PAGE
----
Poli-Glow & New Glass Still Shine
After one year of exposure, several of our do-it-yourself restorers, as well as professionally applied Microshield, retain their protective glow.
Last spring, we took nine badly weathered, dull, and splotchy fiberglass panels and brought back their gloss and appearance (to varying degrees) with a collection of products known as “hull restorers.” We then hung them on south-facing racks to face the Connecticut weather. We reported on them in the October 1, 1997 issue. Now, after a year of exposure, we took them down so that we could a) examine them, b) apply a fresh coat, and c) determine if there are any problems in removing them from the fiberglass surface.
As we said in the last report, these products are best thought of as temporary fixes; all of them can markedly improve the appearance of a weathered fiberglass surface, but none of them will stand up as well as a good paint job. On the other hand, most are a lot less expensive than a paint job, and last considerably longer than wax.
How They Work
When a boat is new, it’s shiny with a uniform color. That’s because the gelcoat, which gets its color from very fine particles of opaque pigment suspended in the plastic film, has a very smooth surface. It’s glossy because rays of light that strike the surface at an angle are virtually all reflected back at the same angle. As the fiberglass ages, sun and weather cause the pigments to change color from oxidation and UV exposure, and the gelcoat surface becomes microscopically pitted, so that light, instead of being reflected in one direction, becomes scattered, reflecting back in random directions. The change in pigment color results in a faded or blotchy appearance.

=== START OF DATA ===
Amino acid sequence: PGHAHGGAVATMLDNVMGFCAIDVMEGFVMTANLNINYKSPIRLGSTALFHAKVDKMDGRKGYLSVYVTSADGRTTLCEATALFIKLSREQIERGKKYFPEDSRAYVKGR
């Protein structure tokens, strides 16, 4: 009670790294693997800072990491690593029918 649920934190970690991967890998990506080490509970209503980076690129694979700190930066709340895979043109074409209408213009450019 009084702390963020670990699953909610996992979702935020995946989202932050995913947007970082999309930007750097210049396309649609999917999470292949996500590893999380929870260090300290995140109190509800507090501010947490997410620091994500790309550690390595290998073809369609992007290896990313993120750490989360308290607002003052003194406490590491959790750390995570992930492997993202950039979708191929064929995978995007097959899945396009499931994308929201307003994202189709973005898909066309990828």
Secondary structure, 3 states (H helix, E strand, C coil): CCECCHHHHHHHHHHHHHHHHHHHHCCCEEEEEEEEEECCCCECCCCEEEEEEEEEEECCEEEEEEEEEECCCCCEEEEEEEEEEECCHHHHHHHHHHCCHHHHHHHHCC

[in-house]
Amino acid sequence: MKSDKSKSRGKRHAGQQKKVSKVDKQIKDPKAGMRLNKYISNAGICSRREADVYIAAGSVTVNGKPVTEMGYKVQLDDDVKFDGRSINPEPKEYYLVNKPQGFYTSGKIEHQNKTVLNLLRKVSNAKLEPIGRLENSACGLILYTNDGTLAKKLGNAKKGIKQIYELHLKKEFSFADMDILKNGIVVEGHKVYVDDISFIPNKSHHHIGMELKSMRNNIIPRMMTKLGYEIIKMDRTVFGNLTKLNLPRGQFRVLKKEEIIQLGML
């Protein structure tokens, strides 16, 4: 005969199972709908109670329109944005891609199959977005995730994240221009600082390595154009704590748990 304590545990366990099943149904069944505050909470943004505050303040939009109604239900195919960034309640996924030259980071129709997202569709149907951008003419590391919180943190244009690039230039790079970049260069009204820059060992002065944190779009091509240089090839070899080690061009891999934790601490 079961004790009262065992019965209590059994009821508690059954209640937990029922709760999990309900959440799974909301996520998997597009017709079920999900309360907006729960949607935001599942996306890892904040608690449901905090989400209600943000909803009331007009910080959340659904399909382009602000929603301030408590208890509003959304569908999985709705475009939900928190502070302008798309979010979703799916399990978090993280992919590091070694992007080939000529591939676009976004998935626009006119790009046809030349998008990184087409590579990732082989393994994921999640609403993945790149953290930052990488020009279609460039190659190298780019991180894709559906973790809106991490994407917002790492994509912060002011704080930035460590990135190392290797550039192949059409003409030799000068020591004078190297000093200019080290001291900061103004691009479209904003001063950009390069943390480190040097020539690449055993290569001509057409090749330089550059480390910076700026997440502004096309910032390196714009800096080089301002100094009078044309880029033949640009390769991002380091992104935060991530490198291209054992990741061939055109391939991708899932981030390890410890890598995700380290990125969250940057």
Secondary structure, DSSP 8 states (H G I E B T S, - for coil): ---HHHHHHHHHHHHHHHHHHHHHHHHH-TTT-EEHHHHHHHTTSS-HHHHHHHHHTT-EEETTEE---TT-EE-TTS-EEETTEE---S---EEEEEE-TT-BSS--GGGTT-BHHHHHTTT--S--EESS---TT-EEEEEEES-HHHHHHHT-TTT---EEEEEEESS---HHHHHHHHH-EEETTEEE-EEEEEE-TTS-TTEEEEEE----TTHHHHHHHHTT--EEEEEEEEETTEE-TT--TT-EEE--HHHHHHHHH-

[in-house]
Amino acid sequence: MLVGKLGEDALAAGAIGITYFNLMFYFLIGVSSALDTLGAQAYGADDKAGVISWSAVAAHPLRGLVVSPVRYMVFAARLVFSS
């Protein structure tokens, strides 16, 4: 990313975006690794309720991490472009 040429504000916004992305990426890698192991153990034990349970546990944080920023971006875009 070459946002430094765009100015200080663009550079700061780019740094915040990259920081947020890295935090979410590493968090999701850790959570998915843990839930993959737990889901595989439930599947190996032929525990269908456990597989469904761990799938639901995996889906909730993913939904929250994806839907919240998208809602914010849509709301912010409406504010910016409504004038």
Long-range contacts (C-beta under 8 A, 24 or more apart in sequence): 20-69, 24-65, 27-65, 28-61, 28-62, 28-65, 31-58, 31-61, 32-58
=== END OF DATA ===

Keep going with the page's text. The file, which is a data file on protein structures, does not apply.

What can you do about this? Remove the surface layer with an abrasive. Sandpaper is generally too coarse, so a polish (very fine) or a coarser rubbing compound is used, followed by polishing. But it’s just about impossible to polish the surface to a high gloss. Instead, a transparent film is applied.
Almost any liquid, including water, will provide a high gloss—for a while. The classic approach is wax. Our experience with waxes is that the best of them will keep a shine for six months or less, with three months being more typical. The most durable waxes we’ve found are the paste waxes, which contain more high-molecular-weight wax than liquid waxes; they’re also more labor intensive.
Fiberglass restorers use even higher molecular weight to form a more durable film. Typically they use acrylic or acrylic-urethane resin. Just about all of the fiberglass restorers we tested consist of water-based emulsions of resin droplets, which form a clear film when the restorer is applied and the water evaporates. These emulsions have very low viscosities—much like water or liquid floor wax—and dry rapidly. This combination of characteristics makes multiple coats necessary, but means that application is easy and you don’t have to wait for more than a few minutes before applying the next coat. Instructions usually call for about five coats, with three maintenance coats at the end of each year.
We found seven products, plus one for professional application, for a total of eight. Most are sold in kits (cleaners, strippers, polishes, final coat plus applicators).
Our test panels were taken from a severely storm-damaged 32-foot sailboat. All of them had a mottled surface with no trace of gloss.
We applied each product to a different panel, following the instructions provided with each system. For the dealer-applied Microshield, we sent a panel to the manufacturer, and asked him to mask off half and apply his product to the other half.
We checked each panel to see if water would bead on its surface, a good indication of protection. We also measured the gloss of each panel, then placed the panels outdoors, examining them after one, two, three, six, nine, and 12 months’ exposure.